Surgeon Hazlett relates the following incident: "On a crisp morning in November, the colonel, myself and an orderly, mounted, and armed with Spencer rifles, went to Shaffer mountain to hunt deer. Near the base of the mountain we were joined by W, an old hunter, a typical Virginia mountaineer, thoroughly familiar with the habits of the game we were after, a quiet, unobtrusive man. The colonel and orderly went along the base of the mountain, and W and I followed a bridle path to the crest of the mountain. While walking along I questioned my companion on the subject of buck-ague. Yes, he had heard of it, he missed his first deer in that way. I desired W to give me the first shot, and I would disprove the existence of buck-ague, to which he agreed. We soon reached the top, where we secreted ourselves to wait until the report of the colonel's gun should startle the herd. Soon the reports of two gun shots notified us that the colonel had found me. With eager expectation I braced myself in the stirrups, raised the lock hammer of my carbine, which was charged with an ounce ball and cartridge, and awaited the comer. 'There he comes,' said W, and looking up the crest there came a fine buck. 'Don't fire until I give the bleat,' said W, who stood almost behind me. This cry, very similar to the bleat of a sheep, W. uttered, when the deer was about fifty yards from us. 'Shoot,' cried W, which I did, and down dropped the buck. Elated with my success, I proudly announced that I had aimed for the left foreshoulder. On reaching the deer, W cut its throat, and pointing to the left fore-shoulder, said there was where the bullet struck. I was in an ecstasy of delight, and I remarked that he would find that my ball had passed entirely through the deer. I rubbed my hands and declared I had 'busted' the buck-ague theory. The animal was examined but no trace of my bullet could be found, but a small bullet, not much larger than a buck shot was taken out. W was silent, gazing steadfastly at the bullet. He then remarked: 'Mighty curious thing this buck-ague. I never knew it to fail; every fellow misses his first deer sure, and if you think you hadn't the buck-ague, just look at your gun.' I did so, and found the hammer of the lock raised and the charge not exploded. W had shot the deer and the report of his gun I mistook for my own. I besought and implored W not to expose me, humbly acknowledging that I had it bad, and he kept my secret."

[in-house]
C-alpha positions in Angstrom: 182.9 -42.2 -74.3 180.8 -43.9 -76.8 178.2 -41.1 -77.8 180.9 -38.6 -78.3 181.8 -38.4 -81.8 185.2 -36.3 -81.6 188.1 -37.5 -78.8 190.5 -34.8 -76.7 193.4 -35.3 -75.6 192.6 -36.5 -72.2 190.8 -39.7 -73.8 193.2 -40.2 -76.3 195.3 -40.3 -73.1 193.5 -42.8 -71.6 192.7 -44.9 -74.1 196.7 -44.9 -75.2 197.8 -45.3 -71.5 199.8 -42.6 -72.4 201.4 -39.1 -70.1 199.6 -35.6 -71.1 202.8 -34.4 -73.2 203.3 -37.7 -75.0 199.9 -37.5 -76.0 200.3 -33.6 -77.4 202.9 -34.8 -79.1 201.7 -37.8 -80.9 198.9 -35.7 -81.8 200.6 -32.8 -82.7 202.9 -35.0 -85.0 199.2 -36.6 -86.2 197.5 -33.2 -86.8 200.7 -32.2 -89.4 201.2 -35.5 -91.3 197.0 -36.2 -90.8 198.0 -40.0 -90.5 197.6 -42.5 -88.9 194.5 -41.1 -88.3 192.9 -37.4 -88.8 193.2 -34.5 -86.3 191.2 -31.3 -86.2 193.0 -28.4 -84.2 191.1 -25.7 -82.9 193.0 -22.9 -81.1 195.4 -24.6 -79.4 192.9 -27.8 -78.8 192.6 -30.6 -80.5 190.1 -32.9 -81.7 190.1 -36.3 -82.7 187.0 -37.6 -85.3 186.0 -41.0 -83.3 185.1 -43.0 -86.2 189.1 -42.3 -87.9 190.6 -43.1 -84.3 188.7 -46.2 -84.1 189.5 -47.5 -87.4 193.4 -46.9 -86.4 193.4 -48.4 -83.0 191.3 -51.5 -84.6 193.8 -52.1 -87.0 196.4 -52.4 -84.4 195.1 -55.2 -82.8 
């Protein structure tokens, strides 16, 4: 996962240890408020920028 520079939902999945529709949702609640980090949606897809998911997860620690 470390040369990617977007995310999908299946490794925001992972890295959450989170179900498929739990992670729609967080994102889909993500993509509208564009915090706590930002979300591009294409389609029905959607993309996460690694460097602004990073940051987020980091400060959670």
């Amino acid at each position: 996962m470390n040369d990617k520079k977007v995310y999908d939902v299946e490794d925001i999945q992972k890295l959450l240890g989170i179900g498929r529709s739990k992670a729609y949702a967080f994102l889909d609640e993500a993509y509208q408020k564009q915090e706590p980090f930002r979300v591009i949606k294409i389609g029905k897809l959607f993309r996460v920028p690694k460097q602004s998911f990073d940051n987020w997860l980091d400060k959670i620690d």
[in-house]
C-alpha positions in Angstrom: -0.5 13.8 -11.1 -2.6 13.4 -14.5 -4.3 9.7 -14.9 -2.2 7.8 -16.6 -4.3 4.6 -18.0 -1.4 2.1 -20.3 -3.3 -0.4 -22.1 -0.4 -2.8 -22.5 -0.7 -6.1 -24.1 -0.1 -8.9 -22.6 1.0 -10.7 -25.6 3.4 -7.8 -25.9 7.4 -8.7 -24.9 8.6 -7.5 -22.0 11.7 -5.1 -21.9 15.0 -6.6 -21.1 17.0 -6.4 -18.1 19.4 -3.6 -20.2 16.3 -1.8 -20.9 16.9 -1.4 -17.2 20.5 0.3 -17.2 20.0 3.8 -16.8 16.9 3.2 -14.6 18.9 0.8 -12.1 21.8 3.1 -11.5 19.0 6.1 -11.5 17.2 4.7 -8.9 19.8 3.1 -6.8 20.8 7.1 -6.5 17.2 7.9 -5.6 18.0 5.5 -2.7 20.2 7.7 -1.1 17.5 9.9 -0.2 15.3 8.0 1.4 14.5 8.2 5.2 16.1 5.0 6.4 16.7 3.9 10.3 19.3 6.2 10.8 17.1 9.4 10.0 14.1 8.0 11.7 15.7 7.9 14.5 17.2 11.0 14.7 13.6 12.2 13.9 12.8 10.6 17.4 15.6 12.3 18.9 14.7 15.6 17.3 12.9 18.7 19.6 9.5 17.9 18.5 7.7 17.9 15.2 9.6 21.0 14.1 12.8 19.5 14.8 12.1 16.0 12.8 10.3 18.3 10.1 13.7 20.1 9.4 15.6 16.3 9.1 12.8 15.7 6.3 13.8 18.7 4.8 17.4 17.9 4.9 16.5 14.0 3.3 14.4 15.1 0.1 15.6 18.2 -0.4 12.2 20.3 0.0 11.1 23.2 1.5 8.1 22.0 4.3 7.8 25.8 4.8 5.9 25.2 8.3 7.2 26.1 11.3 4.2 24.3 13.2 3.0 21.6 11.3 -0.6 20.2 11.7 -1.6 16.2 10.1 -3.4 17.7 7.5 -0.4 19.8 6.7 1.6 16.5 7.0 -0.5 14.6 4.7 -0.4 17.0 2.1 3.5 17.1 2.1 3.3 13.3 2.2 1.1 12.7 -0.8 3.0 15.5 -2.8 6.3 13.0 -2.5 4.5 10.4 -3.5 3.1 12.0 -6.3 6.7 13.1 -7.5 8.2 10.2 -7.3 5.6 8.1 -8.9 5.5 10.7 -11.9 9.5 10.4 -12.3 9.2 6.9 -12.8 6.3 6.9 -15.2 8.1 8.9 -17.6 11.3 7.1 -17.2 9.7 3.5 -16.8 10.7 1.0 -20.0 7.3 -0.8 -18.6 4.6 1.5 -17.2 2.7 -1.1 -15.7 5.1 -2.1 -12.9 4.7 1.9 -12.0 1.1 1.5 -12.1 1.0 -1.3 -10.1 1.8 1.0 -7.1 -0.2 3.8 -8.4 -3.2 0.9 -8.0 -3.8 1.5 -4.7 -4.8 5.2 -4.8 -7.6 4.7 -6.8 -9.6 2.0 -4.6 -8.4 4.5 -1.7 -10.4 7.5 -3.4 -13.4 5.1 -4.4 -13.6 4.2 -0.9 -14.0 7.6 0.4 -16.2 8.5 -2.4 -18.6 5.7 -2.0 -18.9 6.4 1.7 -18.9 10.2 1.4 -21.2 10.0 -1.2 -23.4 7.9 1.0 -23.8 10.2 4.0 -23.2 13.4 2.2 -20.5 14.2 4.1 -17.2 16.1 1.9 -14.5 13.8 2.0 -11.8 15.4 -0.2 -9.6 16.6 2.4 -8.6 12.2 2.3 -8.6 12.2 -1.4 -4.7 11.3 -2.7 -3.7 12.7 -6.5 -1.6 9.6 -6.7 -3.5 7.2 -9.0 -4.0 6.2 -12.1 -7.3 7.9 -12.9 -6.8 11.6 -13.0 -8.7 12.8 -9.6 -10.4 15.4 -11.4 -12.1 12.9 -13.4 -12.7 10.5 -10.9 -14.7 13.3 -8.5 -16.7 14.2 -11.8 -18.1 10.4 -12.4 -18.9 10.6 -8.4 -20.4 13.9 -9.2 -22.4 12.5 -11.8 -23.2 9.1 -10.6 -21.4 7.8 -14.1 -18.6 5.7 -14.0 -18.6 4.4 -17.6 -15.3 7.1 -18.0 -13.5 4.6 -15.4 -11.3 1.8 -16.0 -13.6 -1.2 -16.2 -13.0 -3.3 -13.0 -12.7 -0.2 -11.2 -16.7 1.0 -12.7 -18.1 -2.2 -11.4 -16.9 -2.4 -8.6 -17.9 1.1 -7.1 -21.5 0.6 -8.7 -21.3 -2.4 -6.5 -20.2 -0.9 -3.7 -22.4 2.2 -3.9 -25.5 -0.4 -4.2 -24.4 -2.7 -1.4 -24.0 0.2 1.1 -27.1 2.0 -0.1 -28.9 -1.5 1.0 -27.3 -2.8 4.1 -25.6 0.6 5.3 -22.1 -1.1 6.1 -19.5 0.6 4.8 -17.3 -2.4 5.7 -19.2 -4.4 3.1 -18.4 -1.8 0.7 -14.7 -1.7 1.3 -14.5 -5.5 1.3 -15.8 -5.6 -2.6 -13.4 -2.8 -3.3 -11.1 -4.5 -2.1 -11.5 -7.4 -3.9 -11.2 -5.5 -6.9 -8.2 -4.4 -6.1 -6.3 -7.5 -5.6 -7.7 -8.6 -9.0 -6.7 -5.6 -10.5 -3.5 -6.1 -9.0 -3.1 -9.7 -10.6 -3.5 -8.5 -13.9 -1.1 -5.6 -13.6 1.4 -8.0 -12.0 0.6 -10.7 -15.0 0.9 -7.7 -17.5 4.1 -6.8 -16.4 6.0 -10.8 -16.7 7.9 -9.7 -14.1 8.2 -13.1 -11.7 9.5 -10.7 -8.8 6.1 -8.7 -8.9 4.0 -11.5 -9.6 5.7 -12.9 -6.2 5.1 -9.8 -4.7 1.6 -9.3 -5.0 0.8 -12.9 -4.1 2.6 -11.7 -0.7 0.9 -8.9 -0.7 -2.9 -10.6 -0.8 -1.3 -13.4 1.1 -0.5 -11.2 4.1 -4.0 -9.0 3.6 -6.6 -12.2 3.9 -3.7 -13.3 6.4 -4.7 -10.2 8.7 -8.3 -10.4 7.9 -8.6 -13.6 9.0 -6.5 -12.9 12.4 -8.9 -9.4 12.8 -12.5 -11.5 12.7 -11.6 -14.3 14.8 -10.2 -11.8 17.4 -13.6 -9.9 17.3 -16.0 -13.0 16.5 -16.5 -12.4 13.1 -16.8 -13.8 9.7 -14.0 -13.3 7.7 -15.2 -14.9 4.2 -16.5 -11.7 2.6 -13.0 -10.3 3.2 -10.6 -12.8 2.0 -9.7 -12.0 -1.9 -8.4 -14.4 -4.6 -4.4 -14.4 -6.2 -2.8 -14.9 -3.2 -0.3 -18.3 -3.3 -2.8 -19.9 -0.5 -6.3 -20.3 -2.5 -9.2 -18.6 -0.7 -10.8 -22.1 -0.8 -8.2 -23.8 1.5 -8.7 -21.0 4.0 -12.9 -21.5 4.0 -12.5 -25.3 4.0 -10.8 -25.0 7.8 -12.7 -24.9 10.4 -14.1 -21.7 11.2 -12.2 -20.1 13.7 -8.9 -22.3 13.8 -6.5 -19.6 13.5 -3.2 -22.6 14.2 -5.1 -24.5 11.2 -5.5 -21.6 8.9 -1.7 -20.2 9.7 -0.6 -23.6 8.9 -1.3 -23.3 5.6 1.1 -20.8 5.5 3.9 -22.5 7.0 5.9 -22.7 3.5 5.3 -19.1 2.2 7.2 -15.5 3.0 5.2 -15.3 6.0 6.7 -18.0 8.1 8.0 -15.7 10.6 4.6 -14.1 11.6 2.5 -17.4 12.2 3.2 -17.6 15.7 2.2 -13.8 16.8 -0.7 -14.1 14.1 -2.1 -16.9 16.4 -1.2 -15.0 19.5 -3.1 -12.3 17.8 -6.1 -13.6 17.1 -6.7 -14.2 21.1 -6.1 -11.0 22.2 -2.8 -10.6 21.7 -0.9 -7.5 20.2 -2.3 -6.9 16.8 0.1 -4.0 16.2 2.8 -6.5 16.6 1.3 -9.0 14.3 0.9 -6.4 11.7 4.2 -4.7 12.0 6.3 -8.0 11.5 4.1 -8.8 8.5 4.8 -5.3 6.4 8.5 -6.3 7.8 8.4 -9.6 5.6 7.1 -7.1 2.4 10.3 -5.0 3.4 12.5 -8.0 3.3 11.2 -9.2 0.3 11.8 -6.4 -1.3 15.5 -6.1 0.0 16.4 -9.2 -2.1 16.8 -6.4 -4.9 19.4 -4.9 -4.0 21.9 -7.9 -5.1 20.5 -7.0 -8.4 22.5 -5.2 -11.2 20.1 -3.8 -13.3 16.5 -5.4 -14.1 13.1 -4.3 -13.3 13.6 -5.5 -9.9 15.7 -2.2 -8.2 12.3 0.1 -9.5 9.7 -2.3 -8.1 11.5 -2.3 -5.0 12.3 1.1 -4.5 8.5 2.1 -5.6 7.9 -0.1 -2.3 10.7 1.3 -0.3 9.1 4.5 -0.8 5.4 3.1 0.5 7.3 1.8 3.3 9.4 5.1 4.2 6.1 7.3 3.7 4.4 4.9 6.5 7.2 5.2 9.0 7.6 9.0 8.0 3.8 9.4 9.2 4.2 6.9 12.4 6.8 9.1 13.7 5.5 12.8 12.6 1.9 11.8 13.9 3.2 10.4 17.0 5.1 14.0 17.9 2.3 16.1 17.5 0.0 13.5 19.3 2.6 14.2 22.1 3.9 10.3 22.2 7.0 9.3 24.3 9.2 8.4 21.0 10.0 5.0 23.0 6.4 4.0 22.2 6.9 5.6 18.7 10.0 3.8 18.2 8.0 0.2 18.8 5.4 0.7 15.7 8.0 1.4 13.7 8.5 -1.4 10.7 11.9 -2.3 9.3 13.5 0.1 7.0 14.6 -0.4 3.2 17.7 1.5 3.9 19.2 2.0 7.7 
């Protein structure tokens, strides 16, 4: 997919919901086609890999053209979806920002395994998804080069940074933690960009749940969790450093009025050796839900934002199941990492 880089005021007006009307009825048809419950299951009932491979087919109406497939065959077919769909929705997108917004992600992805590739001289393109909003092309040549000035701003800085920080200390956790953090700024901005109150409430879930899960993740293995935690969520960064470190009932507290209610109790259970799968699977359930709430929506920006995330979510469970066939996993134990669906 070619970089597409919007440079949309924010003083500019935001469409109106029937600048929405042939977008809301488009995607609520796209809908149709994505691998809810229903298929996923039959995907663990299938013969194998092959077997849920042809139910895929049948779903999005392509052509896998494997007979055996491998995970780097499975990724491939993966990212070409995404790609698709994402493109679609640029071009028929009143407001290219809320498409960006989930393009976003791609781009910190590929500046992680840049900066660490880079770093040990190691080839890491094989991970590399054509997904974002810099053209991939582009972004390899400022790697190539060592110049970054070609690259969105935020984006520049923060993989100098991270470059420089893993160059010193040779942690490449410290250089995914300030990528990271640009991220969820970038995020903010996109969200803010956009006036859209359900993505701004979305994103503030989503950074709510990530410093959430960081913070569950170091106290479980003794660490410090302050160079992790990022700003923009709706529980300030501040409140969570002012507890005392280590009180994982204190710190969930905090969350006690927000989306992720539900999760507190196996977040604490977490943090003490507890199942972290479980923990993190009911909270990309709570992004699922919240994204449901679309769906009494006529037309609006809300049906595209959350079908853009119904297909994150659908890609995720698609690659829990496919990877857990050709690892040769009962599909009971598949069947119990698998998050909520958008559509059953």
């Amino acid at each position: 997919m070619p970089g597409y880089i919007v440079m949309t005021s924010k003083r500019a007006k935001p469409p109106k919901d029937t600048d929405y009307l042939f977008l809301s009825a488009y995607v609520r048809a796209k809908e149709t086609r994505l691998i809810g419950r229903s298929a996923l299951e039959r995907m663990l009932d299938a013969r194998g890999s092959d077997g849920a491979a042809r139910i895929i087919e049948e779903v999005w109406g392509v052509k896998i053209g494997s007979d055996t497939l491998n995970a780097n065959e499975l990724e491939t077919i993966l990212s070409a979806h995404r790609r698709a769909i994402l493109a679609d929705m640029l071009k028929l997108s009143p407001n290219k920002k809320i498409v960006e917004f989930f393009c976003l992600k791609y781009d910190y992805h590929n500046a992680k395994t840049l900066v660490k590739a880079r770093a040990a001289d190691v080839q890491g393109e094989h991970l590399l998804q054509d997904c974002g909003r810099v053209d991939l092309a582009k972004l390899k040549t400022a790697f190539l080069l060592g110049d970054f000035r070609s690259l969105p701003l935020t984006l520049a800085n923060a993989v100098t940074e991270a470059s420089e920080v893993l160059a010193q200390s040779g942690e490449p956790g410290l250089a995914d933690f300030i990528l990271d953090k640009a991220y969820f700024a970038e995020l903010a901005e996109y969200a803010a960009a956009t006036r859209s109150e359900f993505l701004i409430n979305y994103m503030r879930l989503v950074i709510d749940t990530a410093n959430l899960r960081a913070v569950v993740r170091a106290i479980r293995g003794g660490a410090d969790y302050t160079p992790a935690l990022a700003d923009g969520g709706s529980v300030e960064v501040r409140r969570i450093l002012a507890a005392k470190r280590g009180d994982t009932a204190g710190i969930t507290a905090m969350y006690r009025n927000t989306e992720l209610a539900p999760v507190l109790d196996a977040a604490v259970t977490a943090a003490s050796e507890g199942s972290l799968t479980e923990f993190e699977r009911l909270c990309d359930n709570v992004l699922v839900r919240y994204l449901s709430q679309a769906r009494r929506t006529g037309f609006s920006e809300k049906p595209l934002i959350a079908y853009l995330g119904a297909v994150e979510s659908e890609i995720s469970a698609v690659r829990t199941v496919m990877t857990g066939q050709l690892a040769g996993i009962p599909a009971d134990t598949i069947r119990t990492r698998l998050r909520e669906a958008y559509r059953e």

November 4, 1862, Col. Latham issued orders to Capt. Ewing, as follows: "You will have as many of your man as arms can be obtained for ready to march at a moment's notice, without tents or camp equipage, but all mounted, as they will be used for cavalry." The next day Gen. Milroy issued the following orders to the captain: You will immediately send out eighteen men, in different directions, for the purpose of hiring transportation, etc." Ten days later, the general ordered: "Capt. Ewing's Company G, Second Regiment Virginia infantry, will report to the regiment for duty, and are hereby detailed to act as artillerists until further orders." The captain remarks drily that there were very few companies in the army that were required to be infantry, cavalry and artillery all at the same time.